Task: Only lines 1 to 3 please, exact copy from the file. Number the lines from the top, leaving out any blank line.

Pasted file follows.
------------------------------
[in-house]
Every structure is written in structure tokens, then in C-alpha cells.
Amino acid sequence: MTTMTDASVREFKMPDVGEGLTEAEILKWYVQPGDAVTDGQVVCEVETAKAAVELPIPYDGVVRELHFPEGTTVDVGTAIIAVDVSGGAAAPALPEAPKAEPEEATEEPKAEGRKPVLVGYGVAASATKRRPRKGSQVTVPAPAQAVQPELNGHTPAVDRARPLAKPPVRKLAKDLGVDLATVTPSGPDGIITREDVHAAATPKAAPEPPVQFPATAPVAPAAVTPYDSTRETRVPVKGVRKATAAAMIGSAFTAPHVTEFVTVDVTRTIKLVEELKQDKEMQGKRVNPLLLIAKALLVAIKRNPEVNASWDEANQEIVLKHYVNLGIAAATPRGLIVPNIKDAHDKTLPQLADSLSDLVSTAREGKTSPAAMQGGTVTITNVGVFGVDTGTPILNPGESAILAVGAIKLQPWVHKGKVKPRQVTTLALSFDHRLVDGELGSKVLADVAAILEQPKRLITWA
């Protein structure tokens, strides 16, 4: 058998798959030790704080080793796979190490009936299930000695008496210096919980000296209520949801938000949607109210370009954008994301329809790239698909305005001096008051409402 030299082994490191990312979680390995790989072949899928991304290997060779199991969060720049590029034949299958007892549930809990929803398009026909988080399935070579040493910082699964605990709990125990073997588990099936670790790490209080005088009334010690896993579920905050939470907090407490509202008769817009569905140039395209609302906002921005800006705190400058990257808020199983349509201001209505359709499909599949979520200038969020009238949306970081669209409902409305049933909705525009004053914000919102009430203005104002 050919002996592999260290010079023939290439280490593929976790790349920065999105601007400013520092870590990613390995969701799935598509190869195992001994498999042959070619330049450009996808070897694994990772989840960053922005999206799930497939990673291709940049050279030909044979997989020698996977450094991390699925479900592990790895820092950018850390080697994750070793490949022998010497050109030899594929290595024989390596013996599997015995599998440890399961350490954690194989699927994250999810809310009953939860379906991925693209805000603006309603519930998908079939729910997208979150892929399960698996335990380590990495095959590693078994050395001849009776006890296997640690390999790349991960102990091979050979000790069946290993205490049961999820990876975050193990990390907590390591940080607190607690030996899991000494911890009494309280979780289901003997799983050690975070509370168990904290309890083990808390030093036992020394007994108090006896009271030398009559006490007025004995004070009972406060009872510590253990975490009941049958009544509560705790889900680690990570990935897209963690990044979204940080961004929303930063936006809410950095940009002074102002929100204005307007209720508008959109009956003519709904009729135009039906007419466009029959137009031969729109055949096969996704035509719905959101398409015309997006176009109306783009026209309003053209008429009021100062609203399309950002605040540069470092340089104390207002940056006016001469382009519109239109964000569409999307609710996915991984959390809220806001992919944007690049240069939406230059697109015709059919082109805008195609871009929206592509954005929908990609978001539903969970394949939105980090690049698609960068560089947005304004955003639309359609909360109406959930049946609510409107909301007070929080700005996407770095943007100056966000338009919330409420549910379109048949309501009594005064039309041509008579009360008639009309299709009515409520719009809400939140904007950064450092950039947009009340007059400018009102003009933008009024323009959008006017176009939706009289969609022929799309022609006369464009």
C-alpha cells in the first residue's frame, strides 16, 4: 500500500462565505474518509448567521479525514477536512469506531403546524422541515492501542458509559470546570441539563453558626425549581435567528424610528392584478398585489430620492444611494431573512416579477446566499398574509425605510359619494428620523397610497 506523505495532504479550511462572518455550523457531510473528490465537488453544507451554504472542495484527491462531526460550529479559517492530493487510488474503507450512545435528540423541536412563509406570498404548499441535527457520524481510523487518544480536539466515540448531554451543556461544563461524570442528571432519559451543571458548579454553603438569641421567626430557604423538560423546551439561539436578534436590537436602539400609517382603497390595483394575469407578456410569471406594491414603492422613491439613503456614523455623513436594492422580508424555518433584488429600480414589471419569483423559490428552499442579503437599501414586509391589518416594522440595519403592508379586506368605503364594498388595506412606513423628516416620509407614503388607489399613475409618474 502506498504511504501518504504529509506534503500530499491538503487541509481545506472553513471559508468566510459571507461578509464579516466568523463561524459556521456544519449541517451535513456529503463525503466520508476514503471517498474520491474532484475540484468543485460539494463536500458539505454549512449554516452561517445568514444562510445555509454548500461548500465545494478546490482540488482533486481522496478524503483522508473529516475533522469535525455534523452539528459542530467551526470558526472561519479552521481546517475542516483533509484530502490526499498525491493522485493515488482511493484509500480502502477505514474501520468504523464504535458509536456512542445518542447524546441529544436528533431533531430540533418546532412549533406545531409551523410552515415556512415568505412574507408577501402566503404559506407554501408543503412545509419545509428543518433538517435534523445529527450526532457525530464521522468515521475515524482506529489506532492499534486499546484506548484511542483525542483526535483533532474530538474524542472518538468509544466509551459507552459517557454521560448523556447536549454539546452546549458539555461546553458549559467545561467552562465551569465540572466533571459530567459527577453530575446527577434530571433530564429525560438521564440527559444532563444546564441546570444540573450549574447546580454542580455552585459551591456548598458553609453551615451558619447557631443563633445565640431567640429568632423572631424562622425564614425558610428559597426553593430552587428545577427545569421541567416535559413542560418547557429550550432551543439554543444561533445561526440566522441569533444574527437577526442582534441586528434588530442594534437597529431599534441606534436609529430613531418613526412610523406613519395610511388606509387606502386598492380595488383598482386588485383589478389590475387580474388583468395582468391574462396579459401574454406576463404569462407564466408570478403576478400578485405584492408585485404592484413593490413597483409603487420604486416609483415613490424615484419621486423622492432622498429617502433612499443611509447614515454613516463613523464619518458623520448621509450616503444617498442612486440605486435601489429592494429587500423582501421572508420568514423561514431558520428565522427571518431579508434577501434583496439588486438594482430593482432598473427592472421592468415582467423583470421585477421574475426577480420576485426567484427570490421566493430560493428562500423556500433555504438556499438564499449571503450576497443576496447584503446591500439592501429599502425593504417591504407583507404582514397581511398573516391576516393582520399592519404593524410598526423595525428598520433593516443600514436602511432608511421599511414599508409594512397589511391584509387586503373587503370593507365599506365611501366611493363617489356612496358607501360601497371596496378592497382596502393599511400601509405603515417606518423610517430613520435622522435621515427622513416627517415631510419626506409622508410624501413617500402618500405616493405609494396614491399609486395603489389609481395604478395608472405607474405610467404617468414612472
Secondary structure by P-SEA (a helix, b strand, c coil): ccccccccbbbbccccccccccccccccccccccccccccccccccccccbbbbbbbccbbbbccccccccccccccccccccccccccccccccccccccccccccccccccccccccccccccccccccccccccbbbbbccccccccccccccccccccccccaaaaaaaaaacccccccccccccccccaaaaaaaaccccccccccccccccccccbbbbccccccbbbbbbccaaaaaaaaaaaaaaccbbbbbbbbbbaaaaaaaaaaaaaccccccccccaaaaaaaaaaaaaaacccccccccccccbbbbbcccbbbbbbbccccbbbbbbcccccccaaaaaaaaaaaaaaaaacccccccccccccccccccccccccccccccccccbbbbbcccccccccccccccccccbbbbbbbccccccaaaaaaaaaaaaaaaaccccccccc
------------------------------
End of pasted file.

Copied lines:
[in-house]
Every structure is written in structure tokens, then in C-alpha cells.
Amino acid sequence: MTTMTDASVREFKMPDVGEGLTEAEILKWYVQPGDAVTDGQVVCEVETAKAAVELPIPYDGVVRELHFPEGTTVDVGTAIIAVDVSGGAAAPALPEAPKAEPEEATEEPKAEGRKPVLVGYGVAASATKRRPRKGSQVTVPAPAQAVQPELNGHTPAVDRARPLAKPPVRKLAKDLGVDLATVTPSGPDGIITREDVHAAATPKAAPEPPVQFPATAPVAPAAVTPYDSTRETRVPVKGVRKATAAAMIGSAFTAPHVTEFVTVDVTRTIKLVEELKQDKEMQGKRVNPLLLIAKALLVAIKRNPEVNASWDEANQEIVLKHYVNLGIAAATPRGLIVPNIKDAHDKTLPQLADSLSDLVSTAREGKTSPAAMQGGTVTITNVGVFGVDTGTPILNPGESAILAVGAIKLQPWVHKGKVKPRQVTTLALSFDHRLVDGELGSKVLADVAAILEQPKRLITWA